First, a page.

Adam glances covetously at the book he is halfway through, but he knows he cannot spare the wax. Licking the tips of his thumb and forefinger, he pauses, and then pinches the flame out. The lumpen, darken shapes that he knows so well immediately rush into the grey. The sofa, stuffing removed to supplement his duvet. The bank of bottled water that has to last until spring. The squat radio in the corner – his one link with what now passes for civilisation. Adam only switches on at 5pm Sunday for the emergency broadcast.

It was alright, he thought, picking a lentil from between his teeth. The Prime Minister’s budget would get people working again.

*Thanks for reading, folks. Images courtesy of Flickr and Wikipedia. My recent short stories include ‘Snatched‘ and ‘A Kind of Magic‘.


Matthew Richardson is a writer of short stories. His work has featured in Gold Dust magazine, Literally Stories, Close to the Bone, McStorytellers, Penny Shorts, Soft Cartel, Whatever Keeps the Lights On, Flashback Fiction, Cafelit, Best MicroFiction 2021, Writer’s Egg, Idle Ink, The Wild Word, and Shooter magazine. He is a doctoral student at the University of Dundee, a lucky husband, and a proud father. He blogs at www.matthewjrichardson.com and tweets at https://twitter.com/mjrichardso0

Snatched | Short Story

Moving across a room is more of a challenge than it used to be. Mark has given up waiting for his sea legs – landlubber ones will have to do. He opens the door to find the first mate about to knock again. The man doesn’t even bother to sneer at Mark’s seasickness anymore.

                ‘We’re here.’ The man looks warily at Mark as though worried he might shortly be wearing his guest’s breakfast. ‘Although why anyone would want to be is another matter.’

Mark nods and begins to follow the sailor up the narrow corridor, arms braced against the corridor walls like a drunkard. His lifejacket puffs up in front of him ridiculously, and the first mate opens the door at the end of the passage for him.

The wind, whose fingers had already been tendrilling through the broken seals in the door, seizes the opportunity and heaves through the doorframe, salt-spittle-flecked and cold. The first mate does not waste any more words in the squall. He mimes that Mark should remain clipped in whilst on deck, and through a wagging finger the fact that no-one will be coming after him if he does go overboard. Mark nods and clips in.

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Bake and Breccia | Haiku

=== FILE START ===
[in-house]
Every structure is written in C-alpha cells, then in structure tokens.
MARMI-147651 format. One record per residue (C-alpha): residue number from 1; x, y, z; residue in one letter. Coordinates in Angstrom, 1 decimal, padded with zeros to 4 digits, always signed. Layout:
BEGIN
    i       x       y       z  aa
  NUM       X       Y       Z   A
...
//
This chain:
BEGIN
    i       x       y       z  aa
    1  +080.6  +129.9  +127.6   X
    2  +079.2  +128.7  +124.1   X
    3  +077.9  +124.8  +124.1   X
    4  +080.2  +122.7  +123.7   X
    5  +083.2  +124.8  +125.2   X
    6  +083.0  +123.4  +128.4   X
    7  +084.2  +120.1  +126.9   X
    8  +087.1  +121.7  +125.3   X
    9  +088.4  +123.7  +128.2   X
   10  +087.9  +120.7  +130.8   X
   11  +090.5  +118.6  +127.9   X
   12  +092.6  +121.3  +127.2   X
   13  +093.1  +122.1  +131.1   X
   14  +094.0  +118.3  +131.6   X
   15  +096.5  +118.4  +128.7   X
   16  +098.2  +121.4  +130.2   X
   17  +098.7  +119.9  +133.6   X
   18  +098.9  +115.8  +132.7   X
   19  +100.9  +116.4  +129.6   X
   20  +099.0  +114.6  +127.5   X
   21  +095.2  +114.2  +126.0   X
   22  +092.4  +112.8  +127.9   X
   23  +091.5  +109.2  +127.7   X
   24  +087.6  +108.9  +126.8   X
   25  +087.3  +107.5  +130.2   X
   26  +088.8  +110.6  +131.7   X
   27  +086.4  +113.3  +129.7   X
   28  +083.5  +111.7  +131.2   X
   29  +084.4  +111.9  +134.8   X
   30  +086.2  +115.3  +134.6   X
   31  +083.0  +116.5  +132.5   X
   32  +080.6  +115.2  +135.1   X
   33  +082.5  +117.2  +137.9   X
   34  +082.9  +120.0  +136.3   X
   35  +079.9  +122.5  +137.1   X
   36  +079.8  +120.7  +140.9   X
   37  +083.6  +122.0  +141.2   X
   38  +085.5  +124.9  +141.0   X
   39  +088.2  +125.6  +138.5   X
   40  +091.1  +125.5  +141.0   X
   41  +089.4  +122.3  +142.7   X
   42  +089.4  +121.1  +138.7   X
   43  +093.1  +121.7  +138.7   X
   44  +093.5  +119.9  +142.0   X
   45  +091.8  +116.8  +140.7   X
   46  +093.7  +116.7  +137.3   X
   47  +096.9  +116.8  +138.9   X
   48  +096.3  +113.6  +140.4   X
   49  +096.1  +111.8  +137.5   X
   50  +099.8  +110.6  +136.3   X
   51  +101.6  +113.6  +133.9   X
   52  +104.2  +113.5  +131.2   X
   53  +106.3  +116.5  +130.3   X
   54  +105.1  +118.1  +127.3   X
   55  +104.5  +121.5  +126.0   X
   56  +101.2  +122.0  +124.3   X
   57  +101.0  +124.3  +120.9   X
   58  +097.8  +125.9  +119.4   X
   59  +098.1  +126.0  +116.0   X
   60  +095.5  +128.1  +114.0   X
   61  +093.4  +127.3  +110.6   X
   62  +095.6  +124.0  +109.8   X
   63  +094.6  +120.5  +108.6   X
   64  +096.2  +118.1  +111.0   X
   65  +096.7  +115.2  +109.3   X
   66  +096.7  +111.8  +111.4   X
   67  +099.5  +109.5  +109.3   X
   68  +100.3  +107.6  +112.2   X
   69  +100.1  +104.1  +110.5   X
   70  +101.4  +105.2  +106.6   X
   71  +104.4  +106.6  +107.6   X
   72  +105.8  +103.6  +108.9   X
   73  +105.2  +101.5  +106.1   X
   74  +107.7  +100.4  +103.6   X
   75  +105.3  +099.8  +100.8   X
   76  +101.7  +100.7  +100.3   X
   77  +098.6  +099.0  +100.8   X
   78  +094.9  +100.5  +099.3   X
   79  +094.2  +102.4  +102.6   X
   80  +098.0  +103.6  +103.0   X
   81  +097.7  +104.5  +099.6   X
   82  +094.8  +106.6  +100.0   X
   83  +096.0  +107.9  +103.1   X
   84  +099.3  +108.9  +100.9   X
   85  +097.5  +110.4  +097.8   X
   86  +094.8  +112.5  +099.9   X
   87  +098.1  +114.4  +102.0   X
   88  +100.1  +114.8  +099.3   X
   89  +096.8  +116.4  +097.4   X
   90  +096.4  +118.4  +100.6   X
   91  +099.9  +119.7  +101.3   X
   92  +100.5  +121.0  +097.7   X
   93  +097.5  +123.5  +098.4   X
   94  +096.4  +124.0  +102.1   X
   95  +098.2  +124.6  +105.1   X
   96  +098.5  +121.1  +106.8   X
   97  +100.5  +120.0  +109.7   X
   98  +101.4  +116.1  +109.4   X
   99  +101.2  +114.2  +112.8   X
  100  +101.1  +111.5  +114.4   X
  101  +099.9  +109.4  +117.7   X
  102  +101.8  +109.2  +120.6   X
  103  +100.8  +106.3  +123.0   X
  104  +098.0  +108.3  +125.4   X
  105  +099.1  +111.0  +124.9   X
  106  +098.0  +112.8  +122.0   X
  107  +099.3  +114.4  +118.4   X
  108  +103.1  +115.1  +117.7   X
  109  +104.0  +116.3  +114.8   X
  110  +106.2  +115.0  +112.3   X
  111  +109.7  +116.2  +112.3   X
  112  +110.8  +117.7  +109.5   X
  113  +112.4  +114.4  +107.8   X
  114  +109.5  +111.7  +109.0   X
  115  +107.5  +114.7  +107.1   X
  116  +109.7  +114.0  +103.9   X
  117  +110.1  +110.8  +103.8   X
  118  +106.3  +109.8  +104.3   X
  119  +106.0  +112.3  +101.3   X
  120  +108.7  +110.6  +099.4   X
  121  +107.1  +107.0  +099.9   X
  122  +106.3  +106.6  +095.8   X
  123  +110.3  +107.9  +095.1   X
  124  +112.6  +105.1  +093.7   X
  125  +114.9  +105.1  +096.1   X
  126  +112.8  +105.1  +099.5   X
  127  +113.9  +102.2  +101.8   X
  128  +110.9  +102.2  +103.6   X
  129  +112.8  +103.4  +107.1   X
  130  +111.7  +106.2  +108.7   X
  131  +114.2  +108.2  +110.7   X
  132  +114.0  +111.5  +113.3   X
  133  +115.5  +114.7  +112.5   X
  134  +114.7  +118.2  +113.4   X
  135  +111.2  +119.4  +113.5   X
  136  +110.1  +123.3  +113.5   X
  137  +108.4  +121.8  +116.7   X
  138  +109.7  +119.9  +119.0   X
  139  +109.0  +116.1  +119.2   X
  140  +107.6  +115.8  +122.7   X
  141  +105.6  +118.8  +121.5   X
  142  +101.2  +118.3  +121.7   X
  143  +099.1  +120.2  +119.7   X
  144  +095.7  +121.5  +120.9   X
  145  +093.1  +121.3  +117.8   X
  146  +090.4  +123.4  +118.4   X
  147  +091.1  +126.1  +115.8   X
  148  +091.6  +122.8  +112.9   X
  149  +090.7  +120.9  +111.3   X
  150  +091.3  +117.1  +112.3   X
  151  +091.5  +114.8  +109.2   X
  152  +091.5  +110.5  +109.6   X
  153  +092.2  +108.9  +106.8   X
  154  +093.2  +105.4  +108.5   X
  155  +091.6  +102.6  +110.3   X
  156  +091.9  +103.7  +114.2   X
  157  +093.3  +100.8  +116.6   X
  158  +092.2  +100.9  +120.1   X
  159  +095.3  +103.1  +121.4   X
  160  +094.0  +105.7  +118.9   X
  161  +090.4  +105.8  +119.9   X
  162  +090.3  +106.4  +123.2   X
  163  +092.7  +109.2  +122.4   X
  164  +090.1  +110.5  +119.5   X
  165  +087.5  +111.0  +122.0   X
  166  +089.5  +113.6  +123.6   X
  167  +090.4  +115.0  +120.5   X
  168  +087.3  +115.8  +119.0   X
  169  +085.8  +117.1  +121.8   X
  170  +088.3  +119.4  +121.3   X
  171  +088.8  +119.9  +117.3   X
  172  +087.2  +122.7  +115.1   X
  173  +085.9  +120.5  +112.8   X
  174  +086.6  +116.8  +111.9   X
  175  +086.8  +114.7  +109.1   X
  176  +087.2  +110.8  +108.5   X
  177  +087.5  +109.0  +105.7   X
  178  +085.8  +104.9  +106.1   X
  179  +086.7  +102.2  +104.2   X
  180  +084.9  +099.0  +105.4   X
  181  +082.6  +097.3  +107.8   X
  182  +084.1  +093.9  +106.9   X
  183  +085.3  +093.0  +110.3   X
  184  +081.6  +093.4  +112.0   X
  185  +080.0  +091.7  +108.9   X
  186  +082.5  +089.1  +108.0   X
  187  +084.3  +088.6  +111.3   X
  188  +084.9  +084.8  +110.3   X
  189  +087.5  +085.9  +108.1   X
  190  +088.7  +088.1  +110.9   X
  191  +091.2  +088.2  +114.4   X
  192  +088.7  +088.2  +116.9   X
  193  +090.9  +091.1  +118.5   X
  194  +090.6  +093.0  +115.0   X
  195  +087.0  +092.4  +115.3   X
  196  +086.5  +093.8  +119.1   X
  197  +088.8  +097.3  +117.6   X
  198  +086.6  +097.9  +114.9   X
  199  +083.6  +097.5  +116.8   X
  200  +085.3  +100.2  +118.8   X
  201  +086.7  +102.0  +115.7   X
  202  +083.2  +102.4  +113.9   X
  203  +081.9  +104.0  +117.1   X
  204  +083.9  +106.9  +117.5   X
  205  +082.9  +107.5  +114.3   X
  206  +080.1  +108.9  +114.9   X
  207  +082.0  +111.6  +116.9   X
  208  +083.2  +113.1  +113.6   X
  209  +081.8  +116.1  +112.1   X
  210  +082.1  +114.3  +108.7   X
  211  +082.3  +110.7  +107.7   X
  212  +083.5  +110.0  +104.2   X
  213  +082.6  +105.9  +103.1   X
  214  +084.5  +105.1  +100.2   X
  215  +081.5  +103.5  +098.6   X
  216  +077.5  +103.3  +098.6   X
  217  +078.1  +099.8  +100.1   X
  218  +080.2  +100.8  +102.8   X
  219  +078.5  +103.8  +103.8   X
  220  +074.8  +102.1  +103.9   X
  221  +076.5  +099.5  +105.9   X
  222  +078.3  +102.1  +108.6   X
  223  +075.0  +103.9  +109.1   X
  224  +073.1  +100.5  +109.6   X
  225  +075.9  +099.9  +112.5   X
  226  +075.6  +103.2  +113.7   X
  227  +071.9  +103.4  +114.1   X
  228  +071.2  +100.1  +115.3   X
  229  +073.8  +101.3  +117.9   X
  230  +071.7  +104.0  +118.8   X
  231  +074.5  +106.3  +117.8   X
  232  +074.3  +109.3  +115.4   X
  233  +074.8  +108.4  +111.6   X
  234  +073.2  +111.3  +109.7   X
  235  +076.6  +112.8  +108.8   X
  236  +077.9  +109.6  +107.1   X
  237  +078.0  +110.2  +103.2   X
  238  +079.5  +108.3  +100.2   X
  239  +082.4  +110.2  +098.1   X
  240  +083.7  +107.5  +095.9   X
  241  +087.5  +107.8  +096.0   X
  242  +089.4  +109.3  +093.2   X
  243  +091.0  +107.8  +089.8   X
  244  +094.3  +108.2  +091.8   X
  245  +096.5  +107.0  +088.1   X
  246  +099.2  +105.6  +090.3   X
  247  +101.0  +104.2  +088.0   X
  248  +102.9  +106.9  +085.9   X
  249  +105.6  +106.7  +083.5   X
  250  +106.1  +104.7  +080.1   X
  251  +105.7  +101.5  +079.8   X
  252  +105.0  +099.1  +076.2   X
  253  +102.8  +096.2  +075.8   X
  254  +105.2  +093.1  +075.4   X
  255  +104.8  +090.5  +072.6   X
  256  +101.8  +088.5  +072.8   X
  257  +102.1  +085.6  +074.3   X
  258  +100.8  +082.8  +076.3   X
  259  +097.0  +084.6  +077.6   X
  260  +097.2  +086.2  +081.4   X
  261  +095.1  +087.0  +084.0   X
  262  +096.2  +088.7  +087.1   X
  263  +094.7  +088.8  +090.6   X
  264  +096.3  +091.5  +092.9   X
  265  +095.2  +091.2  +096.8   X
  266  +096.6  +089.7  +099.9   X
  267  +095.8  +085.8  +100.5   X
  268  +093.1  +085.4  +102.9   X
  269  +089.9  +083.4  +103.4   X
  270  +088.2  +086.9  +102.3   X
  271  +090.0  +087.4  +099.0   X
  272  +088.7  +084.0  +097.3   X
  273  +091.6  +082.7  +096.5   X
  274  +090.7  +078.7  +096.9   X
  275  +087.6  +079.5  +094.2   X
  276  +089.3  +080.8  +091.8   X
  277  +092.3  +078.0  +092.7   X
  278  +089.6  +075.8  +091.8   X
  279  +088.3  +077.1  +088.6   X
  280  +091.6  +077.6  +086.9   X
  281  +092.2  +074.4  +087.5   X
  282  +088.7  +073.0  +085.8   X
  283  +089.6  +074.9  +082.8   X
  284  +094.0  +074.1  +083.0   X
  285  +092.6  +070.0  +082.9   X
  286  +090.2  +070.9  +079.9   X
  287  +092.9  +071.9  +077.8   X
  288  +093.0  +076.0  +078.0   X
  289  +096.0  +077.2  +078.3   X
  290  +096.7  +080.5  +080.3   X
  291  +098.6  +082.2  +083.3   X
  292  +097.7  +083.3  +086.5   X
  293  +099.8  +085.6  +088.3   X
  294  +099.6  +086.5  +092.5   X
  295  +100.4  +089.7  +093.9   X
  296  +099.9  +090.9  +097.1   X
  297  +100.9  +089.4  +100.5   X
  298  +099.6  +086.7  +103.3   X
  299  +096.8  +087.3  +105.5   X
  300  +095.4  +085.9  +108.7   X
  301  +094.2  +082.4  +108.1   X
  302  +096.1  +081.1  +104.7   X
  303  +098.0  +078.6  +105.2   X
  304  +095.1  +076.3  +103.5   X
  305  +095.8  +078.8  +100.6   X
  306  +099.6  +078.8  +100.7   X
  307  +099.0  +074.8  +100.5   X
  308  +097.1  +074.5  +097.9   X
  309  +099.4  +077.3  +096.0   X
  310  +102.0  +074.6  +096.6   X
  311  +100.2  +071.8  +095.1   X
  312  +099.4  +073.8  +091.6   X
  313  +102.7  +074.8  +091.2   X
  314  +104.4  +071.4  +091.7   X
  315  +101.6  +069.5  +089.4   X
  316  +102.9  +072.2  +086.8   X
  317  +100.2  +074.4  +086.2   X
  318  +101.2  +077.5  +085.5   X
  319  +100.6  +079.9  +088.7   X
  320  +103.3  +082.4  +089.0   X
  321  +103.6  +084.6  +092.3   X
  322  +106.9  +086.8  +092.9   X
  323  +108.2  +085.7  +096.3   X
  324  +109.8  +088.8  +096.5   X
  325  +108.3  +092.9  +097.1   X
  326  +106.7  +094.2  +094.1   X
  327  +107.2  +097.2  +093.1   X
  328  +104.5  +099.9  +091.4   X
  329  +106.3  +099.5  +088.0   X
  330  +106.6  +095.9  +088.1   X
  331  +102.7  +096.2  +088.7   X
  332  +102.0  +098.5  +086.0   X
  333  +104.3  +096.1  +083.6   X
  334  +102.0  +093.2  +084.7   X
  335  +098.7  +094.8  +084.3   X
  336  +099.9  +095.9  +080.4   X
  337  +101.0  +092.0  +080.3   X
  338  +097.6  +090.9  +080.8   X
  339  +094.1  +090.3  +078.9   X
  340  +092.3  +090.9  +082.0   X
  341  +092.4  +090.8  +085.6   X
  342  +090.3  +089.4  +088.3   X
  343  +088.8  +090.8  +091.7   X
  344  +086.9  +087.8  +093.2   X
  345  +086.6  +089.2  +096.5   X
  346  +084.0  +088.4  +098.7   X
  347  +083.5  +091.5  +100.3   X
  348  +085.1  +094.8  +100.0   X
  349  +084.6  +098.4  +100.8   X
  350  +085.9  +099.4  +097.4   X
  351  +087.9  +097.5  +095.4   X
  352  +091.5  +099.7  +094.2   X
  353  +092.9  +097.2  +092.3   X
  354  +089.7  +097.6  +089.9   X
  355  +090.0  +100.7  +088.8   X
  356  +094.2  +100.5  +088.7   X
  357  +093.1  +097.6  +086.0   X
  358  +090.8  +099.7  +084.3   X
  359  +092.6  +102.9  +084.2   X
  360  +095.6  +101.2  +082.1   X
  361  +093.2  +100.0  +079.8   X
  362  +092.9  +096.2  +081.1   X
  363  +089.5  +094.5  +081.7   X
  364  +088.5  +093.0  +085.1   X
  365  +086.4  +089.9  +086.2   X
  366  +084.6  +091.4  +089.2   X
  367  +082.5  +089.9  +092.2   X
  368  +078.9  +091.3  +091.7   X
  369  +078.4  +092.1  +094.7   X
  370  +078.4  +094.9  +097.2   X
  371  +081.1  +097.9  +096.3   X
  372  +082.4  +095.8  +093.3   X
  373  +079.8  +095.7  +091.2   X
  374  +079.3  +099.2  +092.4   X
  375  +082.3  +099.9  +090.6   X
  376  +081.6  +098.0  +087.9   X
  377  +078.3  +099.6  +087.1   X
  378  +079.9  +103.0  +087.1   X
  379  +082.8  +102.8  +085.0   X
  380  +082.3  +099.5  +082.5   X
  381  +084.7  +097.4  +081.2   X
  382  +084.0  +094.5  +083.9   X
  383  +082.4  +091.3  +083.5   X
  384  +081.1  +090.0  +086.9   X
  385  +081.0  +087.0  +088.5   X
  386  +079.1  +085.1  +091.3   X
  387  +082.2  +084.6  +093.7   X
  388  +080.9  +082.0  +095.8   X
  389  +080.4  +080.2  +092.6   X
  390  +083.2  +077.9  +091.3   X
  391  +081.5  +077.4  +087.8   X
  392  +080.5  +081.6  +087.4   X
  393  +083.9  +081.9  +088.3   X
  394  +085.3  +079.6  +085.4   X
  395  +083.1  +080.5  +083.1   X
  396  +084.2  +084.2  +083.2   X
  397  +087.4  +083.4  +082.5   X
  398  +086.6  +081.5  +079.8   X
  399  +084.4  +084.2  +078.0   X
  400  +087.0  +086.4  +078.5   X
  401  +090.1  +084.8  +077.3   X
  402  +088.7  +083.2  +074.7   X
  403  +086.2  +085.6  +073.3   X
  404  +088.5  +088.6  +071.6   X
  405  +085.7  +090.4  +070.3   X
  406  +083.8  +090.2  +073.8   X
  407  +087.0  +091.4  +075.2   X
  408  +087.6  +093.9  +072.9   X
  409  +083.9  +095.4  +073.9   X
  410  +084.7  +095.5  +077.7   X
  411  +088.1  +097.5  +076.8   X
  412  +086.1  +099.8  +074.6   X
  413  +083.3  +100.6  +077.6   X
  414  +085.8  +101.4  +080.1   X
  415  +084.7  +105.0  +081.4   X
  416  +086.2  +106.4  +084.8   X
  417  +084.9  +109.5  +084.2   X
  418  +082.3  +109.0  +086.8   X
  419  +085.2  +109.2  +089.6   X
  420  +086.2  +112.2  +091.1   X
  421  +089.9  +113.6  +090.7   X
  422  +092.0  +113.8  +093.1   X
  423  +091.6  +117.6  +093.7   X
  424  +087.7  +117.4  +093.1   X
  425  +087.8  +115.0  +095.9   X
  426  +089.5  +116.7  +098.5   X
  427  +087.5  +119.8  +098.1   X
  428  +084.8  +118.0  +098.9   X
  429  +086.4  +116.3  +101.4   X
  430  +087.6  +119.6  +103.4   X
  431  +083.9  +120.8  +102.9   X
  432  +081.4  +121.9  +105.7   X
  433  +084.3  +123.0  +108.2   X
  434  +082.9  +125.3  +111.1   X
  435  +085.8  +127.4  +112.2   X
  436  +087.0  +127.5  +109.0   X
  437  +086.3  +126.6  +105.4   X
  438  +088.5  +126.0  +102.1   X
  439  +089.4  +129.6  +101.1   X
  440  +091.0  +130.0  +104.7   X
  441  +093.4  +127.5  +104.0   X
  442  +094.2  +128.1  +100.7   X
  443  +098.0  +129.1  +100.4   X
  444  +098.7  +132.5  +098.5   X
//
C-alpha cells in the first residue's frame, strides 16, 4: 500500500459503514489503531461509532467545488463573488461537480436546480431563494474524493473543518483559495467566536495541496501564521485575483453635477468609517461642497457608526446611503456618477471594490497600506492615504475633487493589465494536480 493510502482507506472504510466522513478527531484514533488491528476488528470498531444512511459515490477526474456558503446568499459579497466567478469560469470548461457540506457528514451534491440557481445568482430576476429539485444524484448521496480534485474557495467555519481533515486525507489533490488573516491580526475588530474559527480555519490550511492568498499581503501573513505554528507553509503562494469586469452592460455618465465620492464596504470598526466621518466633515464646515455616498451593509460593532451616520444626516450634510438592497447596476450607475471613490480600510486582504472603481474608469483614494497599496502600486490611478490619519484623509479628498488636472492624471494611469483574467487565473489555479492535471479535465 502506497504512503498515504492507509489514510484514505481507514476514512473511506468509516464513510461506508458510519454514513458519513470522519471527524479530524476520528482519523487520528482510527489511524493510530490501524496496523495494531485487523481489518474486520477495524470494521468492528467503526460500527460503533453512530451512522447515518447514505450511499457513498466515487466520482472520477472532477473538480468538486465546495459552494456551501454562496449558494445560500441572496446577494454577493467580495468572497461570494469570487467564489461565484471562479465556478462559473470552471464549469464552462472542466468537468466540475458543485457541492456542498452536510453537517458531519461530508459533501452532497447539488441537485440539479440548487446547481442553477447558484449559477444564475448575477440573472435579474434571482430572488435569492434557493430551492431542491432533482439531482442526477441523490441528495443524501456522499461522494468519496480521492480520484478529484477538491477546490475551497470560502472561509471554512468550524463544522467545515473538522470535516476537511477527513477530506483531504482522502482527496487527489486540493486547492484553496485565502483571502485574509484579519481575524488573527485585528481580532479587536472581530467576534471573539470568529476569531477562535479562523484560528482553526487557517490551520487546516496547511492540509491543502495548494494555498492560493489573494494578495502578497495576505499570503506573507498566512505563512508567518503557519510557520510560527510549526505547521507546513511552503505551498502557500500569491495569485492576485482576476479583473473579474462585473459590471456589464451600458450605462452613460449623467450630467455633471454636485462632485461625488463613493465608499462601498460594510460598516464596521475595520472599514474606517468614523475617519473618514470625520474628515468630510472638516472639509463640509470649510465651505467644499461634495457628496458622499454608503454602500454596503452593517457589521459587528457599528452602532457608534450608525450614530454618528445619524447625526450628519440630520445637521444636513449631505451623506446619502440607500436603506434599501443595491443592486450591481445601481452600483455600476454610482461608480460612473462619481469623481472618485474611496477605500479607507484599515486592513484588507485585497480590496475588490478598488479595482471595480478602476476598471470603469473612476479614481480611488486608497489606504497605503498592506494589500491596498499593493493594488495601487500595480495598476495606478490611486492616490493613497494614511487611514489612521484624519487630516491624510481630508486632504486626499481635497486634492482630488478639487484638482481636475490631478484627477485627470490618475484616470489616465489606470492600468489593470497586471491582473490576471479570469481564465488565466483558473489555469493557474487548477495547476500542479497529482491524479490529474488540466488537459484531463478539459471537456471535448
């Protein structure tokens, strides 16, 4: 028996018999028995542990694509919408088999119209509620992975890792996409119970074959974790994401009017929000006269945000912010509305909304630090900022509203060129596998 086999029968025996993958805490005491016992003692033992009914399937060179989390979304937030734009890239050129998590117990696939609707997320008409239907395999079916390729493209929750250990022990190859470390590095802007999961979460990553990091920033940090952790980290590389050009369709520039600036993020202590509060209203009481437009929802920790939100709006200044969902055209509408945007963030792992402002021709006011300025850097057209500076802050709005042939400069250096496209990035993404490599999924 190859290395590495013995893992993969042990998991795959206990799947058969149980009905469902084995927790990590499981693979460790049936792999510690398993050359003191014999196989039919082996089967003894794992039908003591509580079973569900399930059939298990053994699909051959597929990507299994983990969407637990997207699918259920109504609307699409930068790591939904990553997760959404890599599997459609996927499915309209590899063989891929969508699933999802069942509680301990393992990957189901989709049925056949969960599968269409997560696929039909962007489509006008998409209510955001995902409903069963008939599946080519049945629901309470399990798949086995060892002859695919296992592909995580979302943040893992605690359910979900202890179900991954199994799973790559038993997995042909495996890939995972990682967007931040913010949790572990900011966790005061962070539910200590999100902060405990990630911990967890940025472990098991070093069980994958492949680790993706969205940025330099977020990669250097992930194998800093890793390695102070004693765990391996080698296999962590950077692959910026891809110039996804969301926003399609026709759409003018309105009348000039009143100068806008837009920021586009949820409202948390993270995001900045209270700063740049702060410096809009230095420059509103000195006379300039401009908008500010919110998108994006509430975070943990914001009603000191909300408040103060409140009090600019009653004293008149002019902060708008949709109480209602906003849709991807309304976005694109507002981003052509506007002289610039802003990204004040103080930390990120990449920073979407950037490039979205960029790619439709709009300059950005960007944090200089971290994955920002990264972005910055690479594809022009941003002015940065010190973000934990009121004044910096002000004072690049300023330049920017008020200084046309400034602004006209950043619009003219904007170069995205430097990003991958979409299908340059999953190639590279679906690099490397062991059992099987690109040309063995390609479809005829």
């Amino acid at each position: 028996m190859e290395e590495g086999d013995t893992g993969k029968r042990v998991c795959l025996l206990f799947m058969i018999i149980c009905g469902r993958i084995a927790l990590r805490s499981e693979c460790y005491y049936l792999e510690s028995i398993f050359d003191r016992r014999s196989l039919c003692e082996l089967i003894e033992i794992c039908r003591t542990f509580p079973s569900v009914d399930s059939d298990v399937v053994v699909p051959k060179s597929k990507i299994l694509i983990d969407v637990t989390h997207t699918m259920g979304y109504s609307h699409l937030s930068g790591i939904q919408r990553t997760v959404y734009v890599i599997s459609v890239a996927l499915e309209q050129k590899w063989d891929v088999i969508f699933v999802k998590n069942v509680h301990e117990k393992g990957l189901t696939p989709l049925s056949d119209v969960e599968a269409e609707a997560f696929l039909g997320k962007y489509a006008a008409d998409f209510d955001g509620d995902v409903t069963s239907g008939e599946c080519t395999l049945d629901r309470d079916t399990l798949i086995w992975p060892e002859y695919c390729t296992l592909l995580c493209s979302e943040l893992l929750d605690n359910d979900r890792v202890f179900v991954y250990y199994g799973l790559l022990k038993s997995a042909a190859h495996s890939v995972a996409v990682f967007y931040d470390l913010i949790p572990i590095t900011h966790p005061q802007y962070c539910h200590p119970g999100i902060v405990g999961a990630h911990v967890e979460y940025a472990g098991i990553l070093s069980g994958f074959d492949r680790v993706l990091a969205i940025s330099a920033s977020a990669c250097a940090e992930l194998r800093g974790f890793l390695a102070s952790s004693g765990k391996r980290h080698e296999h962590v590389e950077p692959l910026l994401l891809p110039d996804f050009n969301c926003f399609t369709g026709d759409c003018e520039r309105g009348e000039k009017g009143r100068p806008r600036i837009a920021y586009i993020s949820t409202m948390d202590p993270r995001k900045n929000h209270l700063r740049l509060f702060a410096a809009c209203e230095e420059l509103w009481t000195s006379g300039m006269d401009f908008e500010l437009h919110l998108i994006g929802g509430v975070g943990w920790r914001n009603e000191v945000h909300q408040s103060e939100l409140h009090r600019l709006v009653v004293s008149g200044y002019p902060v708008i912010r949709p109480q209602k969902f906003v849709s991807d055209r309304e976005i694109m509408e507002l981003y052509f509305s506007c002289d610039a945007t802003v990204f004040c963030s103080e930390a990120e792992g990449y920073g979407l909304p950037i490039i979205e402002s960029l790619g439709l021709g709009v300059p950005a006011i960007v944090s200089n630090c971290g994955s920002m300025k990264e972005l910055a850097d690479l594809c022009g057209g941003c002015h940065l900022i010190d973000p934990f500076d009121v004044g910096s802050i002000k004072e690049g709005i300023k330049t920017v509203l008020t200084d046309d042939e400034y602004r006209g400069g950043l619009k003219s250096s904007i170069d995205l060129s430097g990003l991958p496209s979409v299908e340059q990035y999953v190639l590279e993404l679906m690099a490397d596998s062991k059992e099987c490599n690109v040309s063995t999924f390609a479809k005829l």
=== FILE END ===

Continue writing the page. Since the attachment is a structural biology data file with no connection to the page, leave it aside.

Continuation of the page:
Morning folks,

This was going to be a couple of drought-themed haiku, but in the end I thought a refreshing one to finish was more palatable.

‘Breccia’ is a haiku based on the Flannan Isles off the west coast of Scotland, a notoriously difficult place to land a boat and the setting for a mysterious disappearance in 1900. I’ve just finished ‘The Lighthouse: The Mystery of the Eilean Mor Lighthouse Keepers’ by Keith McCloskey – an excellent book on the subject if you are interested in reading more.

Bake

Riverbed, tarmac,

Ray-baked, dust-choked munro path.

Cringing under sun.

Breccia

Foam-licked breccia teeth

Sheathed, and unsheathed as boats approach.

Steps rise to safety.

*Thanks for reading, folks. Images courtesy of Chris Downer and Wikipedia. My recent short stories include ‘The Road‘ and ‘A Kind of Magic‘.


Matthew Richardson is a writer of short stories. His work has featured in Gold Dust magazine, Literally Stories, Close to the Bone, McStorytellers, Penny Shorts, Soft Cartel, Whatever Keeps the Lights On, Flashback Fiction, Cafelit, Best MicroFiction 2021, Writer’s Egg, Idle Ink, The Wild Word, and Shooter magazine. He is a doctoral student at the University of Dundee, a lucky husband, and a proud father. He blogs at www.matthewjrichardson.com and tweets at https://twitter.com/mjrichardso0

The Road | Short Story

Beginnings everywhere, like tributaries. The barely-there footpaths over the needled forest floor, the slightest heelprint in the wet sand moments before the tide arrives. Beginnings everywhere, and nowhere.

The path begins to become more cultured, more knowable. Towpaths trail obediently canalside. Lines of scree wind up Bens Lomond, Vane, Ime, slowing only to slip underneath footworn styles or to dip beneath the scurried, hurried surfaces of highland burns.

Soon, the little country lanes with thick, sunblock hedgerows, honeysuckle woven over the threads of sunlight that have made their way through. The pitch-dark laybys overhung with blackberries and sloes, indigo fruits on an indigo road under an indigo sky.